The 80s saw double-digit hyper-inflation, double digit mortgage rates and some pre-construction real estate was changing hands on multiple assignments like they were hot potatoes. What we see today is nothing like that environment.
What we have today:
2% inflation rate
3.x% interest rate
Nowadays an assignment can be done once IF allowed in the original agreement
Real demand via Millennials coming into their working years (did you know Millennials are a larger population than Boomers?)
Shortage of purpose built rental buildings (which is why investment properties are not the horrible phenomenon some would have you believe)
Strong desire for ownership vs. rental (values seemingly instilled into Canadians… by Boomers perhaps due to their success with real estate?)
The opportunity for a U.S. style correction was there in 2009, but it just didn’t happen. There were other factors keeping CDN real estate from tanking. I would even dare say that Trump helped us along at the start of 2017 with his political antics! If I was a foreigner looking to move to N.A., what would I have preferred? Canada, no question!
Hey, Al, don’t forget to throw in oil prices, the Vietnam War, Reganomics, the Space Shuttle, the jet stream, El Nino, and the cost of potatoes in Ireland.
Oh, and the butterfly flapping its wings.
And now to note the obvious that is not, however, apparently obvious.
If all these people are jumping in to avoid the new stress test, that implies they will not expect to pass it.
If they are not expected to pass a test that was put in place for their own protection, it would seem to me that they are all rushing like crazy to jump over the cliff before they put the fence up.
How many more rate increases like we had today before they realize they are no longer running, they are falling, because there is no ground under their feet?
Or were they running, not to beat the stress test, but to lock in a five year mortgage before the rates went up?
Maybe they COULD pass the stress test, they just didn’t WANT to.
Or they could pass the stress test at December’s rates, but they would fail it when the rates go higher?
The key issue that has bothered a lot of people about the stress test is that the +2% calculation assumes your mortgage amount would be the same today as it would at the end of a typical 5yr term. Let’s look at an entry level $500K purchase:
$100K (20%) downpayment
In December when people were trying to beat the stress test, a 5yr fixed I obtained for an investment property was at 3.04% from RBC, so we will use this figure even though sub 3% rates could have been obtained.
Based on the above, the monthly mortgage payment is $1901.20 (25yr amortization, monthly payments with no annual pre-payments).
The remaining principal amount at end of 5 years is $342,160.82 (slightly over half of your mortgage goes to principal repayment), assuming no lump sum prepayments were made.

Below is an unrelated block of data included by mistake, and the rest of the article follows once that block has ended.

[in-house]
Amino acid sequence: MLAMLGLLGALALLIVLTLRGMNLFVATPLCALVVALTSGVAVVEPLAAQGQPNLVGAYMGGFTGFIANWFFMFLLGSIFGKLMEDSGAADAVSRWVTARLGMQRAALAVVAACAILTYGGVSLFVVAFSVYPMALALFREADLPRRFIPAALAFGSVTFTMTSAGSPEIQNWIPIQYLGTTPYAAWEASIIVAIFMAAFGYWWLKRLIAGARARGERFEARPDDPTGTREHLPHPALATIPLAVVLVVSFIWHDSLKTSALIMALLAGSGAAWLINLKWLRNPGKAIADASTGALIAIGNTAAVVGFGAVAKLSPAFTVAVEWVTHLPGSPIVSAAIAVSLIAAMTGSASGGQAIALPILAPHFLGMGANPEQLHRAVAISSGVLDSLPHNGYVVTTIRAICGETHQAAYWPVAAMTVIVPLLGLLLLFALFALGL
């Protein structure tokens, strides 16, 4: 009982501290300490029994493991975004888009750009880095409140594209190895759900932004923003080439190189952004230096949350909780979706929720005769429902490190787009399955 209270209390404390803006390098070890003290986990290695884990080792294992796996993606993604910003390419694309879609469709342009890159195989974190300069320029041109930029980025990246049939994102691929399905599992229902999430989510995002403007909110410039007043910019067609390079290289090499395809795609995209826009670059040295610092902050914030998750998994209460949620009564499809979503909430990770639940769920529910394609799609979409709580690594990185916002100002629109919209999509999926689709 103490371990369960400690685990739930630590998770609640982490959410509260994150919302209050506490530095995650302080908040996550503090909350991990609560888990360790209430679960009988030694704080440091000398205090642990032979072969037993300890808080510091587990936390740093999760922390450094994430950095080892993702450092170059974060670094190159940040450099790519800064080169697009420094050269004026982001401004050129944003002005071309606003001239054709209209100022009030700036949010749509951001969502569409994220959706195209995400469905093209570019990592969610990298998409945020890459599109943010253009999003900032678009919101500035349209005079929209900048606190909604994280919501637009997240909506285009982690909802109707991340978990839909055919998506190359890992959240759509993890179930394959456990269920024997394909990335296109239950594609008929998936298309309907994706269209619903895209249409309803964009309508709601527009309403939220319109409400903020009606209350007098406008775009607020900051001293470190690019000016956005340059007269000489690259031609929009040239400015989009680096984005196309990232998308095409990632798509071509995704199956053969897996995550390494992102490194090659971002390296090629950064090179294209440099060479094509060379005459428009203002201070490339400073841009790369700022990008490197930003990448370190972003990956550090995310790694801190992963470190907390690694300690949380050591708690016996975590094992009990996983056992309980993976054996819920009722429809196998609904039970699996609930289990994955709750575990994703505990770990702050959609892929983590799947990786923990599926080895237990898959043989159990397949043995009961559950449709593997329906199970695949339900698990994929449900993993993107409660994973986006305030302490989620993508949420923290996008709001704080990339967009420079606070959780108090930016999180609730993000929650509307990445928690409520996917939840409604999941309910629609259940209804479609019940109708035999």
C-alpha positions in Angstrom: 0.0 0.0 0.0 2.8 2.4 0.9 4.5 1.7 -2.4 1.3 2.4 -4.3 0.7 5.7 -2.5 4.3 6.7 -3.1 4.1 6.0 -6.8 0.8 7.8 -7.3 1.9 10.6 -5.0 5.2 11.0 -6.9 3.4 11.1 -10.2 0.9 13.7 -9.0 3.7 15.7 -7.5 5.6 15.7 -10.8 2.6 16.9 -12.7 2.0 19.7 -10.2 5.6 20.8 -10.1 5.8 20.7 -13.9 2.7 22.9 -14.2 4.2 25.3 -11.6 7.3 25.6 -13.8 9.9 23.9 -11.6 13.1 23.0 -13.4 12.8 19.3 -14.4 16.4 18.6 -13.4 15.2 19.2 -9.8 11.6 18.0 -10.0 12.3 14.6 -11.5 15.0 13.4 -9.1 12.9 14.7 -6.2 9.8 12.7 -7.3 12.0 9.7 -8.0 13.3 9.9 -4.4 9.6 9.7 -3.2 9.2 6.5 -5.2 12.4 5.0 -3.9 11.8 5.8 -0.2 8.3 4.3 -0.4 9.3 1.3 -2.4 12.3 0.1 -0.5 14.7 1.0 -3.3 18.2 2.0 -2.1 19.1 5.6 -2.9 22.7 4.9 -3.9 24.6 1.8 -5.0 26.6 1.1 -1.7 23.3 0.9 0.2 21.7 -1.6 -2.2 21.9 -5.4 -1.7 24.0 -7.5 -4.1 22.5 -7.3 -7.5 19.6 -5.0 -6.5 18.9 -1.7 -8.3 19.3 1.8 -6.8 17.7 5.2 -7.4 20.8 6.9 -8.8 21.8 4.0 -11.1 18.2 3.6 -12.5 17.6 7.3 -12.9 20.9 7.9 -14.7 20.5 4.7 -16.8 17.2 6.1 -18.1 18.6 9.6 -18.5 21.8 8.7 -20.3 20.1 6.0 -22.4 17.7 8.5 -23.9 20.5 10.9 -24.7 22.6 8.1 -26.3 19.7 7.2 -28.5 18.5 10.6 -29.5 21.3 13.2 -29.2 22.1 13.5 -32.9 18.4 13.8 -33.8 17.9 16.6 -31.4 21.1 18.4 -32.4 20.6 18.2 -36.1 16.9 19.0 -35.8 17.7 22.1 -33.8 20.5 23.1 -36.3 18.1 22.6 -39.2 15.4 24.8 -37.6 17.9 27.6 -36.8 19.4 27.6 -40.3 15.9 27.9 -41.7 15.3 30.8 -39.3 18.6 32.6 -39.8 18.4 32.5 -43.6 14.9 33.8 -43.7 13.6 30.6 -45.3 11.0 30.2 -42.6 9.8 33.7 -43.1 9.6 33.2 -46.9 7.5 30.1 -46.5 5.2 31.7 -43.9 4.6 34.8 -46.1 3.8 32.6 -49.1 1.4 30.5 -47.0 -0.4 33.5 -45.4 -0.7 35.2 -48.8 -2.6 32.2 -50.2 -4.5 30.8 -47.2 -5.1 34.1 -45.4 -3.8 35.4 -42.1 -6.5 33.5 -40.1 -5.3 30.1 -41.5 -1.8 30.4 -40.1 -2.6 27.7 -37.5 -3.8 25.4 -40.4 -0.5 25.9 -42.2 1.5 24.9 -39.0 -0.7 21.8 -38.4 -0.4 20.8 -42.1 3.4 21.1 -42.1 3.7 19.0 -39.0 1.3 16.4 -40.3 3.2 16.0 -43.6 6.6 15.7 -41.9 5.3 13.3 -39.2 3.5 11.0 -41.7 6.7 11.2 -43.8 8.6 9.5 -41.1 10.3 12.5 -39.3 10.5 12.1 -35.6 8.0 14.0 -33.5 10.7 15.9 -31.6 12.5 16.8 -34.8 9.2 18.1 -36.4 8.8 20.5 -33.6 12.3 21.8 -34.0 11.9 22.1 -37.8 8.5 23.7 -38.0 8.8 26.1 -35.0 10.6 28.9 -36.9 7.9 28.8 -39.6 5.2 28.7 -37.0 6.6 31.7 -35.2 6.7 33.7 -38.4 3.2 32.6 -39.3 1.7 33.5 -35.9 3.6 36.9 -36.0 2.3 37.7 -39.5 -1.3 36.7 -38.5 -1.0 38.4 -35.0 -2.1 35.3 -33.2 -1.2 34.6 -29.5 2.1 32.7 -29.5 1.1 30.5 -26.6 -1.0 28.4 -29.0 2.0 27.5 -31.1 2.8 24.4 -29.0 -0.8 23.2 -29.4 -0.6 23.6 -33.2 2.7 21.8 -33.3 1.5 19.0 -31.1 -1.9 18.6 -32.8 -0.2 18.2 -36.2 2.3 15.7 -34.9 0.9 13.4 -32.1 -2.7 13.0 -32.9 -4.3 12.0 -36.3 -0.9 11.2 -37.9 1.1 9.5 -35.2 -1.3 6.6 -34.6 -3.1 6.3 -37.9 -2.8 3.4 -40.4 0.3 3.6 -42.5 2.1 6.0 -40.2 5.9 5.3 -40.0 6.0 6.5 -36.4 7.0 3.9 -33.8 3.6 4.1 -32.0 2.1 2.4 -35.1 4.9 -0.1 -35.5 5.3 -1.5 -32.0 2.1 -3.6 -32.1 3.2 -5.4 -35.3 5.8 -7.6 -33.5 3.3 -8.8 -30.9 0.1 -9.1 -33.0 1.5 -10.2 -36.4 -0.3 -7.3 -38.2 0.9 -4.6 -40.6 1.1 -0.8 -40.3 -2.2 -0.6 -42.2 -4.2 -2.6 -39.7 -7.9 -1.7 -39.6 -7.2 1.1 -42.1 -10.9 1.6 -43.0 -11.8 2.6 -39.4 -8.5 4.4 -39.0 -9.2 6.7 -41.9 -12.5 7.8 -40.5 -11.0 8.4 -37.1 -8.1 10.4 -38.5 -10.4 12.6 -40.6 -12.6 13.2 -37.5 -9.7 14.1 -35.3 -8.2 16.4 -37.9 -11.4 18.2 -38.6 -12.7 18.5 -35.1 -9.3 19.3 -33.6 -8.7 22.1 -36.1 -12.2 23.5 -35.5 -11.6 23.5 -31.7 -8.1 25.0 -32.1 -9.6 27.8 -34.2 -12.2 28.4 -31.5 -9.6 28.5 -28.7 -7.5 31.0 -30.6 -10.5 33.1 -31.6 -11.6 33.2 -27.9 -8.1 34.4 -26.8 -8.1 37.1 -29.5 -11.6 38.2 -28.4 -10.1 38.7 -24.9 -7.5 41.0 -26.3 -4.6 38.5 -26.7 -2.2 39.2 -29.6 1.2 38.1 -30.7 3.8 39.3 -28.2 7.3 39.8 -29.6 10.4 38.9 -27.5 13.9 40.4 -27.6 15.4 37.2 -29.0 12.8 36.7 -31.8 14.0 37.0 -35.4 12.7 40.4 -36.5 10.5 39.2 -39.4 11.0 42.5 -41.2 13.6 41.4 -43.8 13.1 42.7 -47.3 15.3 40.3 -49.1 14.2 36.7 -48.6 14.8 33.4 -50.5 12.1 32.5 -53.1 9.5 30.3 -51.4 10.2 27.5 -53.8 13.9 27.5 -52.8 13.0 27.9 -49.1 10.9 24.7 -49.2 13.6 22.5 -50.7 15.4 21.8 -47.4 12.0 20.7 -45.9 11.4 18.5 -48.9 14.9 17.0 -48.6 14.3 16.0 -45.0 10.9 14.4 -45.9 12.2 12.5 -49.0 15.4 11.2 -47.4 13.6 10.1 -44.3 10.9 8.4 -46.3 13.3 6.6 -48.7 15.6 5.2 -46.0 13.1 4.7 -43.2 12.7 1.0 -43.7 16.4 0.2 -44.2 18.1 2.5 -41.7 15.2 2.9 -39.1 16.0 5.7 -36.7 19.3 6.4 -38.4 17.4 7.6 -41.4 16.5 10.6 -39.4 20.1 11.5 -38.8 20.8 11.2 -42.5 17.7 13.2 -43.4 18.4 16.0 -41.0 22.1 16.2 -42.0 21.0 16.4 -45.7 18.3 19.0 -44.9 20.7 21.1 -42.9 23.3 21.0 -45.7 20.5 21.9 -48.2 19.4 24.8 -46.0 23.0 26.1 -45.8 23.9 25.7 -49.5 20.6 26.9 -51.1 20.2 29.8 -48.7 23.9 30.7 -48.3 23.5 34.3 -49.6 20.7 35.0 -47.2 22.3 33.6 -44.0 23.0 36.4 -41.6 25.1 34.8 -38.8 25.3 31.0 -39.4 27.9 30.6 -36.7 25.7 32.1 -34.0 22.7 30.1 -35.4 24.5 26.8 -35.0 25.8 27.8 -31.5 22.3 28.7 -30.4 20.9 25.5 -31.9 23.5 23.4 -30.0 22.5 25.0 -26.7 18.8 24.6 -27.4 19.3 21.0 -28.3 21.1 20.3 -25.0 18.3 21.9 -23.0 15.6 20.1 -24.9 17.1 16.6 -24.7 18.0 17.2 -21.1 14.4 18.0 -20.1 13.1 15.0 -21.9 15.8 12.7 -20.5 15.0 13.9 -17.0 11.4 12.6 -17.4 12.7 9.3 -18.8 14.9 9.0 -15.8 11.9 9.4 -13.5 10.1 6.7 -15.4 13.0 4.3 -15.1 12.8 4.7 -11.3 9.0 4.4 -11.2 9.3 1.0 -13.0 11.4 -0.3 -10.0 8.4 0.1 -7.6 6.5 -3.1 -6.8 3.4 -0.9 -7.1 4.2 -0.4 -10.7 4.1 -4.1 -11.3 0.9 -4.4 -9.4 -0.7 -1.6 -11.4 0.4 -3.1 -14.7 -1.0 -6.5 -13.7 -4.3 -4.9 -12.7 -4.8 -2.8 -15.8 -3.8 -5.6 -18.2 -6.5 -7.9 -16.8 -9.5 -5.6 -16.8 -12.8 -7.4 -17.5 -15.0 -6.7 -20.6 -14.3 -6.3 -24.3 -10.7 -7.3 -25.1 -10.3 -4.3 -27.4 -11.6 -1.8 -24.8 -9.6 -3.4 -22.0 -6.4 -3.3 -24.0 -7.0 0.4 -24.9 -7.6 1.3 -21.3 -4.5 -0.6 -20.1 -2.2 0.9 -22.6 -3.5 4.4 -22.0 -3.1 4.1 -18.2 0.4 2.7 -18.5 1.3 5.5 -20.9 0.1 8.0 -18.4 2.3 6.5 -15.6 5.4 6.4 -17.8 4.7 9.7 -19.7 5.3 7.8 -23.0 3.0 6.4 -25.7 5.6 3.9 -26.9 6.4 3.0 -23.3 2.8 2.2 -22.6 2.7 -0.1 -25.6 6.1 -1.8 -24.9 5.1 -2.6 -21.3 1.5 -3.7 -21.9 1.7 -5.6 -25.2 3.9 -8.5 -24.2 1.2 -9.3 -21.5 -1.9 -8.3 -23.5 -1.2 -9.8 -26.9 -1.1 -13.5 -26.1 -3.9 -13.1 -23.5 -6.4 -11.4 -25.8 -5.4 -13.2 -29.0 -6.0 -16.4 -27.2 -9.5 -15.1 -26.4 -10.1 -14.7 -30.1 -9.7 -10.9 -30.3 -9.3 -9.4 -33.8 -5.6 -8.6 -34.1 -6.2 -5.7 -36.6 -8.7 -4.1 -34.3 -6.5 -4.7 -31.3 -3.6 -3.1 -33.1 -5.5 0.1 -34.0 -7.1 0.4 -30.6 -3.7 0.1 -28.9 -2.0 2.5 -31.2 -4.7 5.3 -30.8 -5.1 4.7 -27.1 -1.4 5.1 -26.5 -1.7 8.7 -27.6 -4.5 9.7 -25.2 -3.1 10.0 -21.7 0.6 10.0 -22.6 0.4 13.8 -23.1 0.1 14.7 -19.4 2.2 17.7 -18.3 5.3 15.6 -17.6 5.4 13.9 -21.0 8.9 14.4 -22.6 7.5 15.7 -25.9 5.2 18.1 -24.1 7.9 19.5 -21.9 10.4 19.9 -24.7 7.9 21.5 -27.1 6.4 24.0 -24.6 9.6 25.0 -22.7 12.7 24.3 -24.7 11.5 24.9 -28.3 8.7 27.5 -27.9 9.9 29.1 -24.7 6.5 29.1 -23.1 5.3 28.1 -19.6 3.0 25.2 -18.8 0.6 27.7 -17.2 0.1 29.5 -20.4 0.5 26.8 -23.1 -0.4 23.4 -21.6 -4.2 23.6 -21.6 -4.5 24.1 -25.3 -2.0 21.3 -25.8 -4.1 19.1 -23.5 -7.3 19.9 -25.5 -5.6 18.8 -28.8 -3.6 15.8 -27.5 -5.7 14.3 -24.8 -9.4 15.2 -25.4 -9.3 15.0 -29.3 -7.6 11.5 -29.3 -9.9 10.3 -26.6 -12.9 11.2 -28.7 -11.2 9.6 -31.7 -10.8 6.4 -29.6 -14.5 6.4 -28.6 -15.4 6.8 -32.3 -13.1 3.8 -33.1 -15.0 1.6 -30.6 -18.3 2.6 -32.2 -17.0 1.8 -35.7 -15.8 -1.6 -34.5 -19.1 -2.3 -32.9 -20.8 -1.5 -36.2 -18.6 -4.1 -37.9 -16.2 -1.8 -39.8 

Now applying the stress test at 2% higher rates in 5 years from December 2017, the mortgage renewal would have payments of $1,997.82. If the buyer cannot handle the additional $96.62/month, then they should be failing the stress test.
INSTEAD, the initial principal amount is used and the monthly payment used for the stress test is now $2,335.54 (17% higher than the proper 5yr re-finance calculation). You can see how the way the stress test was structured penalizes today’s buyer tremendously due to not factoring in any principal payment in their initial 5 year term.
I have been hearing from the buyers that we are working with that they feel they can easily afford more than the post-stress test amounts and don’t understand why the new pre-qualification numbers are so “unrealistically low”. This will push buyers to institutions who are not required to perform a stress test, thus leading to potentially sub-optimal mortgage terms paying more interest than they would have needed to just to qualify for the amount they know they can afford.
Sounds like a vicious trap, doesn’t it?
Making current decisions based on future assumptions based on previous performance. Wage increases have been going at the rate of inflation. If all of the wage increase goes to paying off the higher interest rate, something ELSE has to get cut back.
I think you forgot to consider your amortization will be 20 years after 5 at 25 have passed. This will put your payments closer to 2250/mo at the higher rate.
No, don’t you get it? You KEEP re-amortizing at 25 years, and NEVER pay off the mortgage. It’s how fuzzy logic works. It’s like increasing the amortization period to continue lowering the monthly payment. The stress test at the original amount today over 25 years gives $2326 monthly, just over the payment for the 20 year amortization at the new principle. Strange how math works. The higher rate now at 25 years equals almost the same monthly payments as the higher rate in five years at 20 year amortization.
If you stay with the same lender, then yes, you would be on a 20yr amortization. I didn’t mention that before. I couldn’t edit my post afterwards, so I should clarify that the scenario above is a worst case, if you were to re-finance with a 25yr amortization again to illustrate the difference in the payment.
This is what could happen if someone felt they couldn’t renew with the same institution under a 20yr amortization. It isn’t advisable to refinance again for 25yrs, since you end up paying way more interest, but in a pinch it is possible and far better of an option than being forced to sell. You can always re-calculate payments to a shorter amortization schedule later during your mortgage term, if funds are more available (as long as the lender’s terms allow for this).